Another major obstacle to AML is rating clients on the risk of financial crime. FIs should perform Know Your Customer (KYC) checks both during onboarding and continuously throughout the relationship, as analyzing customer transaction patterns can help uncover fraudsters. However, this forces vendors to access and understand a lot of data, and the manual processes and more basic technological tools that many FIs still use are unlikely to keep pace.
Another challenge is that some technologies are simply not precise enough for the job at hand, with 51% of FIs surveyed saying their transaction monitoring tools produced too many false positives. Old-fashioned rules-based systems monitor customer behaviors for certain activities typically correlated with fraud, prompting compliance teams to manually review any red flags. However, this static approach cannot always keep pace with the complexity and innovation of modern fraud systems.
Leveraging Aging Advanced Technologies in Anti-Money Laundering Efforts
Advanced tools that automate verification, completing the process quickly to preserve the customer experience, can be a game-changer for FIs seeking to comply with AML requirements. More and more financial service providers are turning to technologies such as artificial intelligence (AI) and machine learning (ML) to detect and predict fraud accurately, dynamically and transparently. Forty-five percent of FIs surveyed in 2020 planned to implement AI and bots over the next two years to improve detection while reducing false positives, for example.
ML can analyze data faster than human workers, uncovering patterns that might otherwise be missed, whether that’s indicating bad behavior or confirming the legitimacy of honest users. These systems hone their detection capabilities as they examine more data, so they scale and become more accurate over time.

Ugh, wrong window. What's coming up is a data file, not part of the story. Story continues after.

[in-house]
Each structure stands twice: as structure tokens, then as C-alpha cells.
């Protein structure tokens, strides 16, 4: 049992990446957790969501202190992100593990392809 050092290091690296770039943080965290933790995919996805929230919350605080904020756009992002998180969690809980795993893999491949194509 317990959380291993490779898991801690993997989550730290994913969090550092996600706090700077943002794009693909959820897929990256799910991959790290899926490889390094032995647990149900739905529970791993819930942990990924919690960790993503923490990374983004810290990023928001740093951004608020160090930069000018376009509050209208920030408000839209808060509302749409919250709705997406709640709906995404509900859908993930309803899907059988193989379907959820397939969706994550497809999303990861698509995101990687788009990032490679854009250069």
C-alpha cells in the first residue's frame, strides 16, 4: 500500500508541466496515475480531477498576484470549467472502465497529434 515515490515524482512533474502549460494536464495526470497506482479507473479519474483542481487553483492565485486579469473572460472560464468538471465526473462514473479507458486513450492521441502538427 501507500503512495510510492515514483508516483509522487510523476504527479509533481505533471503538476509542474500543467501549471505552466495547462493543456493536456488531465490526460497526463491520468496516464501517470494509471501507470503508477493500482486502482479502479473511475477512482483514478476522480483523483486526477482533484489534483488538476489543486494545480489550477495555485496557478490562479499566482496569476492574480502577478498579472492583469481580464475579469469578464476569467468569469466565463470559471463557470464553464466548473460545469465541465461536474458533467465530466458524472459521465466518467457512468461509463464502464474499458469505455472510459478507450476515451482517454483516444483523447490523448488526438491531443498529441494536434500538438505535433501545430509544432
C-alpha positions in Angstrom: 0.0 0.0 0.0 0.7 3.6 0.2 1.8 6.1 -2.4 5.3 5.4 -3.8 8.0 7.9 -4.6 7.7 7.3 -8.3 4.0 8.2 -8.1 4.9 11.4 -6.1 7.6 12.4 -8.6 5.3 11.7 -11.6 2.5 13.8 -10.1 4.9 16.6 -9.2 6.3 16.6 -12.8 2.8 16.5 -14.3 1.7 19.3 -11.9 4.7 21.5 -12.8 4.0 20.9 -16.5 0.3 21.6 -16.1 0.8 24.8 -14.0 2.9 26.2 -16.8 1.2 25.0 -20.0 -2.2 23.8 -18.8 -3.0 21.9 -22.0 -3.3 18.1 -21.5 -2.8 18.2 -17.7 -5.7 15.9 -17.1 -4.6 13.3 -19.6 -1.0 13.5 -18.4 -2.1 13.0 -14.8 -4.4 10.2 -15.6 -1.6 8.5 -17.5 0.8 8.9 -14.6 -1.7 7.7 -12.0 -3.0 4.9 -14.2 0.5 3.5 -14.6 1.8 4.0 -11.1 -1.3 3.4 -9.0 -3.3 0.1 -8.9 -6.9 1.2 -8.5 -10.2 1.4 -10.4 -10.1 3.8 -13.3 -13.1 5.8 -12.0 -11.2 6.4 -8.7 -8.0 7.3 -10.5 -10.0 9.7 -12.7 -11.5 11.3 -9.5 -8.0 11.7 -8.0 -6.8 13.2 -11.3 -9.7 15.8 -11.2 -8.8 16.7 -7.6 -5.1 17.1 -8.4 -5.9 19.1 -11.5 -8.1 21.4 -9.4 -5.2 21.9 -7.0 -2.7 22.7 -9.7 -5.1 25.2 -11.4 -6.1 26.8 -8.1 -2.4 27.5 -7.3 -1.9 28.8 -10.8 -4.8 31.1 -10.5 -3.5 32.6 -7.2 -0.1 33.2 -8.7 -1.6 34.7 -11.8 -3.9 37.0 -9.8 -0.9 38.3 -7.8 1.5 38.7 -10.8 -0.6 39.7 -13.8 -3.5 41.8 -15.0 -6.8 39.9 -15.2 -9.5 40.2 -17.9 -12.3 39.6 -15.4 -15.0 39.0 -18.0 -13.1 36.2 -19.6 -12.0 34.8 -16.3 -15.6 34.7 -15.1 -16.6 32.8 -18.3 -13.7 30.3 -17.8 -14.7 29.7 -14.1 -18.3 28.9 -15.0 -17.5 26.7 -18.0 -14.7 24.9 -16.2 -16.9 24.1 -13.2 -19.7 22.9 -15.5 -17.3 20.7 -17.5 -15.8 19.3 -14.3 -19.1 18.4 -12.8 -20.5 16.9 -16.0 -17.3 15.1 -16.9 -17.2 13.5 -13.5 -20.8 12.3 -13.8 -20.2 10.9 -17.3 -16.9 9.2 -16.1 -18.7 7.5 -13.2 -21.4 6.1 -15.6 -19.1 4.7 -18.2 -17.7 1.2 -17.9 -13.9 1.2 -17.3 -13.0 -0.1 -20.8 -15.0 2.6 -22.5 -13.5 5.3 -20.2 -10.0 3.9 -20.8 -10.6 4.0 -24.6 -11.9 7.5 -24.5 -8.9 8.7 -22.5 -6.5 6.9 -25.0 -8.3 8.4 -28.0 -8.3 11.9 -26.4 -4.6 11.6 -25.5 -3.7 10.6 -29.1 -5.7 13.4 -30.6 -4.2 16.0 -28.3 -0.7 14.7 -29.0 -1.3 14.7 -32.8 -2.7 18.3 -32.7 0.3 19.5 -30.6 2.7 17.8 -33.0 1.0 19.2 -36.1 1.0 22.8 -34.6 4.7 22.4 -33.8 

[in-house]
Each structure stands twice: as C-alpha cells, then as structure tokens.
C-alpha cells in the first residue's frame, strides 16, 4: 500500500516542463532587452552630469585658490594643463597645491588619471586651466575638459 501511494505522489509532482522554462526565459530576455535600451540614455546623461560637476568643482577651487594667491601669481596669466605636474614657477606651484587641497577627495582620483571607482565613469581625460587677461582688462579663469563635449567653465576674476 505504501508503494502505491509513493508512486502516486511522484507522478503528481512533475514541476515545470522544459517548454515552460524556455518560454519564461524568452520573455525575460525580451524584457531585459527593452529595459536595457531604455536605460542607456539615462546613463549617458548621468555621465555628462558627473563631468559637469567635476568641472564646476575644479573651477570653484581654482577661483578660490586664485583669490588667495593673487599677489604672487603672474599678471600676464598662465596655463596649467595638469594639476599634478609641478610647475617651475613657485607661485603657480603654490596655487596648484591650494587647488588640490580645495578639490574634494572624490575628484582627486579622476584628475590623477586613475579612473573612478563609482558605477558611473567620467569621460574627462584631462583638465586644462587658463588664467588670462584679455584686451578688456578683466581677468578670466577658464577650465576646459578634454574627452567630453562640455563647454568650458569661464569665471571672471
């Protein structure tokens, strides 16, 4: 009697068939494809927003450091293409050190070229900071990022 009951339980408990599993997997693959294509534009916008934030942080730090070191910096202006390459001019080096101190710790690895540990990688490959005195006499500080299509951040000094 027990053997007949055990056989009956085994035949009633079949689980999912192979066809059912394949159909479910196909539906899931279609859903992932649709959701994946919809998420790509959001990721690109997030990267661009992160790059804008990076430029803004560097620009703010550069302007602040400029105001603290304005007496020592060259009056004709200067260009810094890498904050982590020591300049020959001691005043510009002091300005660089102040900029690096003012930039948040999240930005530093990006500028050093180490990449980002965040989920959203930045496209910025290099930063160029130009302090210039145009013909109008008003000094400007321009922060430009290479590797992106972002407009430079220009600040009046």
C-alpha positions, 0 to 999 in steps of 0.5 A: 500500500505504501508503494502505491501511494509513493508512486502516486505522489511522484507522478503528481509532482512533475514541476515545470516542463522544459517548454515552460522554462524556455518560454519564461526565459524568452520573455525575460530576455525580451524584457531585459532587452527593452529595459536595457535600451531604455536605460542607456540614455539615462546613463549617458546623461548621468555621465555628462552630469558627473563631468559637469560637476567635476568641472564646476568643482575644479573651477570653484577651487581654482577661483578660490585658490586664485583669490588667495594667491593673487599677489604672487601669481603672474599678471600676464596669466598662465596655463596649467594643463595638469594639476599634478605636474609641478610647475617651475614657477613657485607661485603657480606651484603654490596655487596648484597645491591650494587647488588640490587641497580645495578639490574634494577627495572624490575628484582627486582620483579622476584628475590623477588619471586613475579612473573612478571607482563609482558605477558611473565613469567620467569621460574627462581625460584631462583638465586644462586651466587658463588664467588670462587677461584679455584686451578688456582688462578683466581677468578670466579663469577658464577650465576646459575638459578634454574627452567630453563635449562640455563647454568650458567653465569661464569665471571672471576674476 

The biometric approach
Improving data analytics to fight AML compliance is only half the battle, and data collection can be streamlined as well. Biometrics can quickly assess unique credentials, but these methods don’t have universal appeal: while about 60 percent of Americans would be willing to provide fingerprint scans for account security to their banks , only 43 percent of Canadians would say the same thing, according to a recent research report.
Additionally, the specific biometric details collected are important, with 68% of UK consumers willing to verify financial accounts using fingerprints, but only 37% and 36% inclined to undergo iris and skin scans. face, respectively. Voice biometrics are attracting the attention of financial institutions such as Korea’s IBK bank, which reportedly used the method to confirm the identity of called customers within 15 seconds. The bank believes the method is particularly useful for verifying older customers who may have difficulty providing fingerprints on smartphones or using other types of authentication. FIs adopting the biometric approach will need to listen to their specific clients and choose their methods accordingly.